Hyperglycemia could induce overproduction of reactive oxygen species (ROS), which is one of the major factors responsible for diabetic vascular injury[6, 7]. The nuclear factor kappa B (NF-κB) signal pathway was also reported to be involved in high glucose-induced up-regulation of endothelial adhesion molecules[3, 8]. Lee et al. and Kwon et al. reported that high glucose-induced up-regulation of endothelial adhesion molecules was alleviated by inhibiting ROS generation and NF-κB activity[8, 9]. Propofol (2, 6-diisopropylphenol) is a widely used intravenous anesthetic agent. Chen J et al. found propofol could suppress oxidative stress, NF-κB activation and mononuclear-endothelial adhesion in endothelial cells exposed to hydrogen peroxide. However, the protective effects of propofol on hyperglycemia-induced expression of endothelial adhesion molecules have not been well studied. In the present study, we examined whether propofol improved high glucose-induced up-regulation of endothelial adhesion molecules and mononuclear-endothelial adhesion in human umbilical vein endothelial cells (HUVECs). More importantly, we explored the potential underlying mechanisms.
HUVECs (Clonetics) were grown in Dulbecco’s modified Eagle medium (DMEM) with 5 mM glucose and 10% fetal bovine serum. Cells were cultured in an incubator supplemented with 5% CO2-95% air at 37°C and sub-cultured on reaching 90% confluence. The fourth passage of cells was employed in this study.
HUVECs were cultured with different concentrations (5, 10, 15, 20 and 30 mM) of glucose for different times (1, 2, 4 and 8 h). By measuring adhesion molecules expression, we determined the appropriate glucose treatment condition with maximal effect on endothelial adhesion molecules expression. During general anesthesia, plasma concentrations of propofol range from 5 to 50uM. To mimic in vivo situations, HUVECs were pre-incubated with different concentrations (5, 10, 20, and 40uM) of propofol (Sigma) for 30 min, followed by glucose treatment. The optimal concentration of propofol with significant inhibitory effects on endothelial adhesion molecules expression was determined. These treatment conditions were used in the subsequent studies in which HUVECs were cultured and divided into four groups to examine the underlying signaling pathways. Group 1: HUVECs were cultured in 5 mM glucose for 4 h as control; Group 2: HUVECs were pre-incubated with 10uM propofol for 30 min and treated with 5 mM glucose for 4 h; Group 3: HUVECs were treated with 15 mM glucose for 4 h; Group 4: HUVECs were pre-incubated with 10uM propofol for 30 min and treated with 15 mM glucose for 4 h.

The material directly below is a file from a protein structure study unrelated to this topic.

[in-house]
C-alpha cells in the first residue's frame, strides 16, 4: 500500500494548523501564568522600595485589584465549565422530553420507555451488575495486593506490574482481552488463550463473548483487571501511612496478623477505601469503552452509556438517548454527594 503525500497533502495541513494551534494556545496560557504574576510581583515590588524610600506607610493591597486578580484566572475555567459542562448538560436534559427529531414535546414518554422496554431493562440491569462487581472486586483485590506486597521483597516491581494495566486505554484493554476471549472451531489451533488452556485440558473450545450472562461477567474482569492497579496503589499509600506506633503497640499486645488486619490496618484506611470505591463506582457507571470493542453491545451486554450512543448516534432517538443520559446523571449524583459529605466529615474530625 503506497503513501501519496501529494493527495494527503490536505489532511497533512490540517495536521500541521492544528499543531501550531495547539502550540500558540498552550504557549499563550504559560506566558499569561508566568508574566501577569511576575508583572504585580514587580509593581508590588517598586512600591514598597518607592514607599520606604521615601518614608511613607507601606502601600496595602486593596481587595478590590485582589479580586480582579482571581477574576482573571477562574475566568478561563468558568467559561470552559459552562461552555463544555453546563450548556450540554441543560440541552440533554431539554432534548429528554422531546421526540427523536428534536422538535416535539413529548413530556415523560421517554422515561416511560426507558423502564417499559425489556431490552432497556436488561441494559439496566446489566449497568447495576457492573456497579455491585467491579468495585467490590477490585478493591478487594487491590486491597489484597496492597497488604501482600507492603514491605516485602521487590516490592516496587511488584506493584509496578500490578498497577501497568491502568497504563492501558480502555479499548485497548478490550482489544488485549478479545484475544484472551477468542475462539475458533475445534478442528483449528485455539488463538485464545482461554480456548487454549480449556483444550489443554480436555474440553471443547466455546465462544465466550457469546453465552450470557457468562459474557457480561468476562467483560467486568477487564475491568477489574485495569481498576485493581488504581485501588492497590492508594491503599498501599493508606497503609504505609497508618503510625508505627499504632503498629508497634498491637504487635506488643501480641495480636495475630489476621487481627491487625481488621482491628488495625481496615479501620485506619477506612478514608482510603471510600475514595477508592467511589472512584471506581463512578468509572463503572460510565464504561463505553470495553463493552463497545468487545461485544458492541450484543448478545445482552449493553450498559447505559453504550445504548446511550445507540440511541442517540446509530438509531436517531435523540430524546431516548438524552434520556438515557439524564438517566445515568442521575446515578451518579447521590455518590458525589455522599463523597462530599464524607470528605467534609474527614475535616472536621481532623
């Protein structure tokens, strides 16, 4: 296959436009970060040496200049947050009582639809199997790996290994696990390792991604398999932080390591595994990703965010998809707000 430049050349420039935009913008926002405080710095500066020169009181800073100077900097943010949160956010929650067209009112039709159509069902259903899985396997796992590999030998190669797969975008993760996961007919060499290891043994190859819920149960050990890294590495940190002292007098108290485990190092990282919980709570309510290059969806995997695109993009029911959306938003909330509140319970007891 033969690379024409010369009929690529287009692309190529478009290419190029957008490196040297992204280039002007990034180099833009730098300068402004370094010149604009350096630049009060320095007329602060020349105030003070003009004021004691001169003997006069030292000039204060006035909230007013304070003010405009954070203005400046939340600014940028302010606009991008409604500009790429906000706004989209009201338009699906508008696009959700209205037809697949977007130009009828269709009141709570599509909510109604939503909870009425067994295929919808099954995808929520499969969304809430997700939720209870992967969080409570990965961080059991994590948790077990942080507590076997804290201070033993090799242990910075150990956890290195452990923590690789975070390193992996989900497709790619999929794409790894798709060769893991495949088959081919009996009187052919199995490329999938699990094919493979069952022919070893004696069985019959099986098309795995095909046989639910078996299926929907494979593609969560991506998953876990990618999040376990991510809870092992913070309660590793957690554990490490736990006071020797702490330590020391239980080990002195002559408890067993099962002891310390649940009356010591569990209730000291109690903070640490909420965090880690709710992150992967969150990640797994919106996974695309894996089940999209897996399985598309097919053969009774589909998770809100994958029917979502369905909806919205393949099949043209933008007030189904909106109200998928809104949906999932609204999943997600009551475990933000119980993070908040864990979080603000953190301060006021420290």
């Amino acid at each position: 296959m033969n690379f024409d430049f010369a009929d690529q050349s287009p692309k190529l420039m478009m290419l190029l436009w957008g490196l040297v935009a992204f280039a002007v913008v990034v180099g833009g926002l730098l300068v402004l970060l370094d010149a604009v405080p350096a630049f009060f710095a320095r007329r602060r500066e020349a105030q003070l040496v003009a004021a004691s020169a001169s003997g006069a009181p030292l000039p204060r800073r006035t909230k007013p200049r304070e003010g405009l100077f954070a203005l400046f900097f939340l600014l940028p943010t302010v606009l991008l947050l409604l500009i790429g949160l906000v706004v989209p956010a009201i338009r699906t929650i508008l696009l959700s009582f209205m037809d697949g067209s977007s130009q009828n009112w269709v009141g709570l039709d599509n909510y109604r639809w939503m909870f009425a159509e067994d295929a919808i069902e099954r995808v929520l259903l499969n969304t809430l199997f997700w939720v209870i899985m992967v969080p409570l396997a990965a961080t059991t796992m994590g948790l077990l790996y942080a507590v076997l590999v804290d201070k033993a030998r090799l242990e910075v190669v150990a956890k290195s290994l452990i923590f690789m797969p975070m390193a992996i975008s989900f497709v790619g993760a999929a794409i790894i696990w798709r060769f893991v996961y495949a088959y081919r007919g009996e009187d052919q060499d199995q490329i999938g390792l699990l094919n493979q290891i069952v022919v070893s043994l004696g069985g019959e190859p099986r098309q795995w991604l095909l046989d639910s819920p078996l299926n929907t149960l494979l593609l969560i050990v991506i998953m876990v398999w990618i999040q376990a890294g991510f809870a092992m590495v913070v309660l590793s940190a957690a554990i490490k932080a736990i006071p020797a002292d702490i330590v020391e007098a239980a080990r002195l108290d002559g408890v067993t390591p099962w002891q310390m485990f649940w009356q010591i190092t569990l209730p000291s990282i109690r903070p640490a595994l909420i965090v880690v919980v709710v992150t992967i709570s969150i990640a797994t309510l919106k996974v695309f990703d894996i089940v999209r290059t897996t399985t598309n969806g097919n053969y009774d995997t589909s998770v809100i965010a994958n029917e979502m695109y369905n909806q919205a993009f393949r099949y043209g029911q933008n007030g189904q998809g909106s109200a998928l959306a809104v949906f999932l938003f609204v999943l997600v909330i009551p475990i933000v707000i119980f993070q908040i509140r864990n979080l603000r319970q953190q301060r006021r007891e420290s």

Western blot analysis